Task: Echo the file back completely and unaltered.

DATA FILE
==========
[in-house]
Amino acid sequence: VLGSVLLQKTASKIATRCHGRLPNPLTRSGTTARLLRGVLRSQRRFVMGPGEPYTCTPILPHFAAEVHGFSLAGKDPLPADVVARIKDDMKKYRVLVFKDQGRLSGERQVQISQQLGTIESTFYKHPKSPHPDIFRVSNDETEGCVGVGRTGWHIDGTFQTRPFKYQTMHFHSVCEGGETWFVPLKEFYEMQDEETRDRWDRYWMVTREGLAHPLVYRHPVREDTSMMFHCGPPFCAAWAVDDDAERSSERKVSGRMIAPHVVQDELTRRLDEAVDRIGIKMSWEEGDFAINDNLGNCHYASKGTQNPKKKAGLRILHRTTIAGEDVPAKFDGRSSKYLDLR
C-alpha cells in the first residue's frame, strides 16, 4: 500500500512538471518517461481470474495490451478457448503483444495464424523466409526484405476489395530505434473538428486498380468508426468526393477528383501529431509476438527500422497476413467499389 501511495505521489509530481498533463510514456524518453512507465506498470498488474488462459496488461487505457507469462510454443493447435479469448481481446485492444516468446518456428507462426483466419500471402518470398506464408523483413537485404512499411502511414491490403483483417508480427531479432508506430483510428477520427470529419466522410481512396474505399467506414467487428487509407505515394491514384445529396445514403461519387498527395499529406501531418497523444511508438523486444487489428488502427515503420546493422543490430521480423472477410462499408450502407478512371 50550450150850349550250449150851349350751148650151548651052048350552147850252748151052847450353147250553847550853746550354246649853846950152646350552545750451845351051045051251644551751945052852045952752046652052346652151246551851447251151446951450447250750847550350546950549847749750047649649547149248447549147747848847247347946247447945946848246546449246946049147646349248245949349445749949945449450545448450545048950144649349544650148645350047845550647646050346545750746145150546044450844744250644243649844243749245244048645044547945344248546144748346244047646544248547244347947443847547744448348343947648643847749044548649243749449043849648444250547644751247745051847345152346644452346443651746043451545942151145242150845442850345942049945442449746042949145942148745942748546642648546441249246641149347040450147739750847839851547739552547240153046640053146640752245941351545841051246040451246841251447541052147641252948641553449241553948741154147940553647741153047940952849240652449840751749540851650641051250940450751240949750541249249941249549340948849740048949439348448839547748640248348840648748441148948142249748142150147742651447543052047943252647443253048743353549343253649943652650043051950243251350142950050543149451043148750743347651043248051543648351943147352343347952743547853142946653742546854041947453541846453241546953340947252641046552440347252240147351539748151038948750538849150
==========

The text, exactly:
[in-house]
Amino acid sequence: VLGSVLLQKTASKIATRCHGRLPNPLTRSGTTARLLRGVLRSQRRFVMGPGEPYTCTPILPHFAAEVHGFSLAGKDPLPADVVARIKDDMKKYRVLVFKDQGRLSGERQVQISQQLGTIESTFYKHPKSPHPDIFRVSNDETEGCVGVGRTGWHIDGTFQTRPFKYQTMHFHSVCEGGETWFVPLKEFYEMQDEETRDRWDRYWMVTREGLAHPLVYRHPVREDTSMMFHCGPPFCAAWAVDDDAERSSERKVSGRMIAPHVVQDELTRRLDEAVDRIGIKMSWEEGDFAINDNLGNCHYASKGTQNPKKKAGLRILHRTTIAGEDVPAKFDGRSSKYLDLR
C-alpha cells in the first residue's frame, strides 16, 4: 500500500512538471518517461481470474495490451478457448503483444495464424523466409526484405476489395530505434473538428486498380468508426468526393477528383501529431509476438527500422497476413467499389 501511495505521489509530481498533463510514456524518453512507465506498470498488474488462459496488461487505457507469462510454443493447435479469448481481446485492444516468446518456428507462426483466419500471402518470398506464408523483413537485404512499411502511414491490403483483417508480427531479432508506430483510428477520427470529419466522410481512396474505399467506414467487428487509407505515394491514384445529396445514403461519387498527395499529406501531418497523444511508438523486444487489428488502427515503420546493422543490430521480423472477410462499408450502407478512371 50550450150850349550250449150851349350751148650151548651052048350552147850252748151052847450353147250553847550853746550354246649853846950152646350552545750451845351051045051251644551751945052852045952752046652052346652151246551851447251151446951450447250750847550350546950549847749750047649649547149248447549147747848847247347946247447945946848246546449246946049147646349248245949349445749949945449450545448450545048950144649349544650148645350047845550647646050346545750746145150546044450844744250644243649844243749245244048645044547945344248546144748346244047646544248547244347947443847547744448348343947648643847749044548649243749449043849648444250547644751247745051847345152346644452346443651746043451545942151145242150845442850345942049945442449746042949145942148745942748546642648546441249246641149347040450147739750847839851547739552547240153046640053146640752245941351545841051246040451246841251447541052147641252948641553449241553948741154147940553647741153047940952849240652449840751749540851650641051250940450751240949750541249249941249549340948849740048949439348448839547748640248348840648748441148948142249748142150147742651447543052047943252647443253048743353549343253649943652650043051950243251350142950050543149451043148750743347651043248051543648351943147352343347952743547853142946653742546854041947453541846453241546953340947252641046552440347252240147351539748151038948750538849150